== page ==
Sure, you know pollen causes allergies and will cover your car certain times of the year. But a lot of people don’t really know much about pollen! Keep reading if you’d like to learn more!

 

Pollen is very lightweight, and floats around easily. The wind can cause spread of pollen over hundreds, sometimes thousands of miles. Some pollen, like ragweed, is more allergenic than others. This means it can cause more symptoms for allergy sufferers, even if there is not very much of it in the air.   Before rainstorms, wind often kicks up the pollen. After rainstorms, the pollen is wet and heavy and stays on the ground.

 

When pollen floats around, it sticks to our skin, eyes, and inside our upper respiratory track (nose, throat) and lower respiratory tract (lungs). Our immune system responds to allergies by releasing inflammatory cells and causing swelling, inflammation, congestion, and mucous production.

 

Flowering plants tend to be less allergenic overall, because they do not release a lot of airborne pollen. Flowers have heavier pollen, and rely on insects likes bees to carry the pollen. In Arizona, many residents blame palo verde trees for all the pollen, when it is really usually other trees causing the problem! This is also why local honey is actually not effective to treat allergies. Since it is produced from flower pollen, it contains too little airborne pollen to actually help treat symptoms. Using local honey or bee pollen to treat or cure allergies is a big myth!

 

Some pollen can cause food reactions, a condition called oral allergy syndrome. This occurs with certain fresh fruits or vegetables causing itchy mouth or itchy throat, because the protein structure resembles pollen structure. This condition is also called food pollen syndrome.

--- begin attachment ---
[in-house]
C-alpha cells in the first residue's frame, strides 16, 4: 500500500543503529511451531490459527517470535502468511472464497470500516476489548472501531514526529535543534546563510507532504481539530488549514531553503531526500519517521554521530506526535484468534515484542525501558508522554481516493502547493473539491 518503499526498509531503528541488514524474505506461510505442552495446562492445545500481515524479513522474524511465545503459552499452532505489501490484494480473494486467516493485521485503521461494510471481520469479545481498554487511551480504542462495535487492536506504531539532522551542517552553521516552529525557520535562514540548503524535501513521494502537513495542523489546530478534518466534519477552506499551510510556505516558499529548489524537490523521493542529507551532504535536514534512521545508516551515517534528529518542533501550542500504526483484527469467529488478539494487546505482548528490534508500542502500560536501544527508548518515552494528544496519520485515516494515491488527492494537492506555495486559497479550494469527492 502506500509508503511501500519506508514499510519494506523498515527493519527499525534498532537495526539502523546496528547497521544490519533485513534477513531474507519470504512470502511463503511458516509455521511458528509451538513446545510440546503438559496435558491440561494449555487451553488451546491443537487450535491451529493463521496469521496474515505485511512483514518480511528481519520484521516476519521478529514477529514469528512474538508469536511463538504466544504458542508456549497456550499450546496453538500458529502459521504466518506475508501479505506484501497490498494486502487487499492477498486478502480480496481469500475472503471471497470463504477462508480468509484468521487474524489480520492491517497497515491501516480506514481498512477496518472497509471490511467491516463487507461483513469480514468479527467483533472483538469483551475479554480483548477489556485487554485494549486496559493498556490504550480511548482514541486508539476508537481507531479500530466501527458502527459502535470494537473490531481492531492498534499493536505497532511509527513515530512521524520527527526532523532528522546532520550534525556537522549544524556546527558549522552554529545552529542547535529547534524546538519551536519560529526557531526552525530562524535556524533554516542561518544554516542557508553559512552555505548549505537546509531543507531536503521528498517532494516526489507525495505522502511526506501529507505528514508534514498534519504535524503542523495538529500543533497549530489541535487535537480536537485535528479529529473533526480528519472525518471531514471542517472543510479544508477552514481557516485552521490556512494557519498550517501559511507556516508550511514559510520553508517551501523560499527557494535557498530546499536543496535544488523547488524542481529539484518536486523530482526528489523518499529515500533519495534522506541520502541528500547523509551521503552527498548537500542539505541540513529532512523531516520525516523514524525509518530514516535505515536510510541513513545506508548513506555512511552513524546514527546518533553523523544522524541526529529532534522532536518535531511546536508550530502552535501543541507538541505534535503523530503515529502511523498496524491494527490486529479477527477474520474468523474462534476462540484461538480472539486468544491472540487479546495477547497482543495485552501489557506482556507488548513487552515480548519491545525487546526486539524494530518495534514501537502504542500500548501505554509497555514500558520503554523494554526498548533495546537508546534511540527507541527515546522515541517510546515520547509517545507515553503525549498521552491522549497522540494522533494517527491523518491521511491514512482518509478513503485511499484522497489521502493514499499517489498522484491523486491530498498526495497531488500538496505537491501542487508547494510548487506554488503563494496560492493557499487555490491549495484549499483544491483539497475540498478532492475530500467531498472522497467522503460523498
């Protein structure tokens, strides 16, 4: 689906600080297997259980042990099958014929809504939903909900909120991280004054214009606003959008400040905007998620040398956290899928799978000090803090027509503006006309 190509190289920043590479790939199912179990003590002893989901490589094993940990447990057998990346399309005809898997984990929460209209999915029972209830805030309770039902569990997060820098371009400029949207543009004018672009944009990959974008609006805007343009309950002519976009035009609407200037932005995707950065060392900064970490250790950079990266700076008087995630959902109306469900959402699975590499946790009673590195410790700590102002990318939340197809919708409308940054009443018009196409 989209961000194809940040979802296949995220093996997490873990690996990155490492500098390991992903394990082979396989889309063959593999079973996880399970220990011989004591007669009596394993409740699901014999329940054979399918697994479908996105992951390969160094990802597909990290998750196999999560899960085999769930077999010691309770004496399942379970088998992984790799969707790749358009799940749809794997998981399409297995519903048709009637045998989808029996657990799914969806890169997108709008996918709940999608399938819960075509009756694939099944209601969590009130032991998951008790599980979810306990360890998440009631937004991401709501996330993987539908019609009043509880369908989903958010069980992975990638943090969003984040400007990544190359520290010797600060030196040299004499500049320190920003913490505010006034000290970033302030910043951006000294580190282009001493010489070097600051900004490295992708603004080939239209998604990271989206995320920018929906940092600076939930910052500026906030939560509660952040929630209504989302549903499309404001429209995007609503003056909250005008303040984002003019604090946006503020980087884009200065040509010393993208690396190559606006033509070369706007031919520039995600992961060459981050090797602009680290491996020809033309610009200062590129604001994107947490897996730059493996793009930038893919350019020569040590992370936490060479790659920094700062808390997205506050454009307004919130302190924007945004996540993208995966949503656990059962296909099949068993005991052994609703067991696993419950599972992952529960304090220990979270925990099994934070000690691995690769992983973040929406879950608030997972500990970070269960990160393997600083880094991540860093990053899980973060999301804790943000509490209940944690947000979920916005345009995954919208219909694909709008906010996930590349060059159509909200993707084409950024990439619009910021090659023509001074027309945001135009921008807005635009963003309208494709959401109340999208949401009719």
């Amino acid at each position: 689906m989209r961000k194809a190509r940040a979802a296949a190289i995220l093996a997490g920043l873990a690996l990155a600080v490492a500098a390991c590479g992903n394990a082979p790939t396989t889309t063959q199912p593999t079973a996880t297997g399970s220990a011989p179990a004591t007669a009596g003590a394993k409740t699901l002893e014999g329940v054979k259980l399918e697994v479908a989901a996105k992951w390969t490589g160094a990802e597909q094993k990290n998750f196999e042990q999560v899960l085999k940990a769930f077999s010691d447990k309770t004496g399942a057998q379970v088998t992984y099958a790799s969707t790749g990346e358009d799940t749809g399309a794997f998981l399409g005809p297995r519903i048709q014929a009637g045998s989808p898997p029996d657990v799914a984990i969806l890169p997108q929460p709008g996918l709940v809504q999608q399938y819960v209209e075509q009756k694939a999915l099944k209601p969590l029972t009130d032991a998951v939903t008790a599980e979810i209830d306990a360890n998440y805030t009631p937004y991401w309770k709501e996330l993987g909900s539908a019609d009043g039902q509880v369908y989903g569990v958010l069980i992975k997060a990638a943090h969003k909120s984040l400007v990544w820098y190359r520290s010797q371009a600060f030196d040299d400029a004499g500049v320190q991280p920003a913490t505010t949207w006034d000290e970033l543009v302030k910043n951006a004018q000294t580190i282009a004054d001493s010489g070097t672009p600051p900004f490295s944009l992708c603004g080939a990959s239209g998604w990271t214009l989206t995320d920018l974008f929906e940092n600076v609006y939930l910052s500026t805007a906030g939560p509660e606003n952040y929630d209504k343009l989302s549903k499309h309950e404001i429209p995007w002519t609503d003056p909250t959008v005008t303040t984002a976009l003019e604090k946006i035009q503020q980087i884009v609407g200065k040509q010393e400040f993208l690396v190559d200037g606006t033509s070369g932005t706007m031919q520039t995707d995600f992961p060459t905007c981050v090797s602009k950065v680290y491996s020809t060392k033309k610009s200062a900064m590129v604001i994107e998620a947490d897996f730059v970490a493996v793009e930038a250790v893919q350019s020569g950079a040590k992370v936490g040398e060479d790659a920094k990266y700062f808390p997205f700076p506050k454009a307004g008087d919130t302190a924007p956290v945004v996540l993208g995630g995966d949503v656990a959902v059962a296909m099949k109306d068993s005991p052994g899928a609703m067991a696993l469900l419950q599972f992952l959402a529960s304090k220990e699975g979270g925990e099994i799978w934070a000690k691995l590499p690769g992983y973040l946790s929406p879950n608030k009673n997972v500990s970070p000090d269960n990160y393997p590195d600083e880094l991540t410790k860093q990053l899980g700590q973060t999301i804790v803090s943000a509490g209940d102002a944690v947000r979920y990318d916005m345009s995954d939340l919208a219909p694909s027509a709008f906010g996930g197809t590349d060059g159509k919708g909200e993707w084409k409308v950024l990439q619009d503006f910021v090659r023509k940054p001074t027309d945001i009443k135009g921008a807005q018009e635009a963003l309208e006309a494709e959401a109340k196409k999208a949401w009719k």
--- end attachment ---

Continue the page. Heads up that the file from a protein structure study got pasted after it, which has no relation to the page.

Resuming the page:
Some plants, like birch trees, only pollinate a few weeks each year when others, like bermuda grass, pollinate almost all year long.  Research shows that pollen counts are rising and pollen is becoming more allergenic. Climate change and pollution is partially to blame for this.

 

The only way to know if you have pollen allergy and what specific plant types you are allergic to is to have allergy testing. Allergy testing is usually done via skin-prick testing and is best done in an allergy clinic, by board-certified allergists. There are many companies who promote allergy testing, but unless it is done properly with an allergist, the results may be very inaccurate.  Once you get tested, your provider can review the results and recommend any environmental control measures that may help. Depending on what you are allergic to, testing can give you insight on when is the best time to start taking daily allergy medications. Your team at AAAI can help come up with the best treatment plan for you, including medications, allergy drops, or allergy shots!